Category Archives: North America

Goals for 2013

It’s that time of year! Here’s what I hope to accomplish, bird-wise, in 2013.

  • I’ll be keeping a BIGBY list again. With 115 birds last year, I surpassed my goal. That total will be hard to beat; I will be happy to get 100+ again in 2013.
  • I will be participating in the Bird-a-Day Challenge once again. My target is to beat last year’s total of 144 birds. I also strive to not stress about it too much. It’s a lot of fun but it messed with my head a bit last year. ๐Ÿ˜‰
  • I would like to crack 200 birds in Volusia for the year. My Volusia life list is at 180, my 2012 list was 167 (#1 on eBird), and the eBird total for Volusia in 2012 was 249 (all as of December 30). The Big Year record for Volusia is 278 birds set by Michael Brothers in 2007.
  • I will try really, really hard to review at least 20 books this year. I post my reviews on and last year I was a huge slacker.
  • I’d like to fill in the missing weeks for Gemini Springs on eBird. Right now there are three eBird hotspots for Gemini Springs (I have suggested these be merged, but I am not sure how this process works). I use Gemini Springs and there are just two greyed-out weeks: the second in February and the second in May (from my own checklists, there are 7 weeks missing). The hotspot Gemini Springs County Park has more checklists over fewer months; between May and November there are only two weeks of data. This location appears to be used heavily by a snowbirder! ๐Ÿ™‚ Combining all of the Gemini hotspots leaves just the second week of May missing.
  • I would like to improve my raptor handling skills at my new volunteer place, but I feel moving forward here isn’t in my hands as much as I would like. So I would consider it a “nice-to-have” if I could handle 4 more birds in 2013.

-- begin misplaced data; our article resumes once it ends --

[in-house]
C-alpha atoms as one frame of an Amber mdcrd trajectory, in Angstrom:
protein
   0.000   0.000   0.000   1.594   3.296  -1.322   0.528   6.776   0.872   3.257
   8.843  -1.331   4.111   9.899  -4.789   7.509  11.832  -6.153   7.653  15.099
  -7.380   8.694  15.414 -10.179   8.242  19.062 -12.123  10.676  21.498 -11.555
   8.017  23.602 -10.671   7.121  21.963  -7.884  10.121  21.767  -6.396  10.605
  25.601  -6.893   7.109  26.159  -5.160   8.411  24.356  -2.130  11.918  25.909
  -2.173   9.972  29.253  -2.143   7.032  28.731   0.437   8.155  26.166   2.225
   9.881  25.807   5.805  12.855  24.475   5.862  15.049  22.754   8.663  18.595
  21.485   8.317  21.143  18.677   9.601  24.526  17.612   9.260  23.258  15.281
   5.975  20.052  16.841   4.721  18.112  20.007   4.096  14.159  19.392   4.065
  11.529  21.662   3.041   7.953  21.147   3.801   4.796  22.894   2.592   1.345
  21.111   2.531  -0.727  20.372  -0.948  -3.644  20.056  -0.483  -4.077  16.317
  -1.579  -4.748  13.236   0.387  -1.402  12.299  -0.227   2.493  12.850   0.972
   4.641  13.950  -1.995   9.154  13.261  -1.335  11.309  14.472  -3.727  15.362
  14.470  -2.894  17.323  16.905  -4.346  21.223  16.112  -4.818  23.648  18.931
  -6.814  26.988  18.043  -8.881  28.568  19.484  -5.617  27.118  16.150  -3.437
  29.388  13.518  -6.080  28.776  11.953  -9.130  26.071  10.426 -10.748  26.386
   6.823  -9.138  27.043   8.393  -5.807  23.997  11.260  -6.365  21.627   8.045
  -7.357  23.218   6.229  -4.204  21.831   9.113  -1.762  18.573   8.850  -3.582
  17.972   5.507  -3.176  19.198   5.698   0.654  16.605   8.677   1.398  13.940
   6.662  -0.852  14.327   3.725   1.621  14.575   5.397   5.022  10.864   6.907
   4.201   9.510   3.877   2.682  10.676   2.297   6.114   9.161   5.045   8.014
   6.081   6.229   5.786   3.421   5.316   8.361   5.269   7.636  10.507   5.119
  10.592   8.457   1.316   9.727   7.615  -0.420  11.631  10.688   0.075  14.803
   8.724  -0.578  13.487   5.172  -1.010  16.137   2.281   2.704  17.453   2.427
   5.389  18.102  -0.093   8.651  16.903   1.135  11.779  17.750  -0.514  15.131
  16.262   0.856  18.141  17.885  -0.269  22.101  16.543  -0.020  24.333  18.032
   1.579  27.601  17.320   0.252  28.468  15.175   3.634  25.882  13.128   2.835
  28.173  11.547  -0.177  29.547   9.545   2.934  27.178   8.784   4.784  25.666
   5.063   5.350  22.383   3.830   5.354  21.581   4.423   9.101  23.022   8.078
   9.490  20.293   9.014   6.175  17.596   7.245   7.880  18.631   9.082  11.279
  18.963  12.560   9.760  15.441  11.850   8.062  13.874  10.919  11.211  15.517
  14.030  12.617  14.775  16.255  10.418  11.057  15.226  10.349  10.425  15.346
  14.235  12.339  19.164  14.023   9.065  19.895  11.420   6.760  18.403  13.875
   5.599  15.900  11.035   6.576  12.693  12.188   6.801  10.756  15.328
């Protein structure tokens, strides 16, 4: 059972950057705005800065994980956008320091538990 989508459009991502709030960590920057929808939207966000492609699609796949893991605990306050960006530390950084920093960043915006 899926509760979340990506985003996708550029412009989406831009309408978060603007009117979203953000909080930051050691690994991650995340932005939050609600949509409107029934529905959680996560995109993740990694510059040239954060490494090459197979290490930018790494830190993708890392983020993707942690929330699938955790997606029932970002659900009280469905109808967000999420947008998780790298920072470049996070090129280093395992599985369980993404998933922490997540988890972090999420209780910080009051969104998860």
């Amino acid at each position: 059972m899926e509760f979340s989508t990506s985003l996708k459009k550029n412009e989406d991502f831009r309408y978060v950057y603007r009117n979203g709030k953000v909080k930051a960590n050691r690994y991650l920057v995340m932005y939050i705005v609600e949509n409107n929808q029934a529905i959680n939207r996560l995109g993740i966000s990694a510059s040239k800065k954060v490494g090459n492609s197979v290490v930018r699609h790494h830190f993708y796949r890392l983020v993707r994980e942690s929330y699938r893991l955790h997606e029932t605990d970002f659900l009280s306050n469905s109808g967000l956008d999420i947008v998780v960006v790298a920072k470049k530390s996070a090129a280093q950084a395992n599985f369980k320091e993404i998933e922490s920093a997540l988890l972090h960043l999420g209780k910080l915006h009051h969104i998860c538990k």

Do you have any goals (bird-related or otherwise!) for the coming year? Let me know in the comments! And best wishes for a fantastic and successful 2013!

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Posted in ACBOP, Bird-a-Day Challenge, Florida, Green Birding, Volusia Birding | Leave a comment

Favorite Photos from 2012

Here are some of my favorite photos taken over the course of 2012, in random order. Click on image to see details and view larger on

Black-crowned Night Heron

Laughing Gull
Laughing Gull

baby Red-shouldered Hawks
Baby Red-shouldered Hawks

Double-crested Cormorants
Double-crested Cormorants

Sedge Wren
Sedge Wren

Indigo Bunting
Indigo Bunting

Green-winged Macaw
Green-winged Macaw (captive)

Barred Owl
Barred Owl

Red-headed Woodpecker
Red-headed Woodpecker

Great Crested Flycatcher
Great Crested Flycatcher

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Posted in Florida, Gemini Springs, Illinois | Leave a comment

2012 Birding Highlights

I added 19 birds to my life list in 2012. All but two came here in Florida; I saw a cagey Hooded Warbler in Tennessee in October, and then there was a flycatcher on the wrong side of town in Illinois (see below). Besides adding to my life list, I had some great birding experiences over the last twelve months, most of them in my new home state. Here are some of my favorite birding moments of 2012.

The first lifer of the year came on the first day of the year. Arthur and I took a New Year’s dip in the ocean at Port Orange, then settled down for some birding. Northern Gannets were not unexpected; this was a bird we whiffed on multiple times in the Netherlands but hadn’t really sought out in Florida until that day. We were rewarded with mediocre looks which have since been much improved upon.

On March 23rd we twitched a pair of Whooping Cranes in neighboring Lake County. Though these reintroduced birds are not technically “countable,” we enjoyed seeing our first truly wild Whooping Cranes just a short drive from our home.

Whooping Crane
Whooping Crane in Lake County, 23 March 2012

I had a fabulous time following a Barred Owl family at Gemini Springs throughout much of April and May.

Barred Owls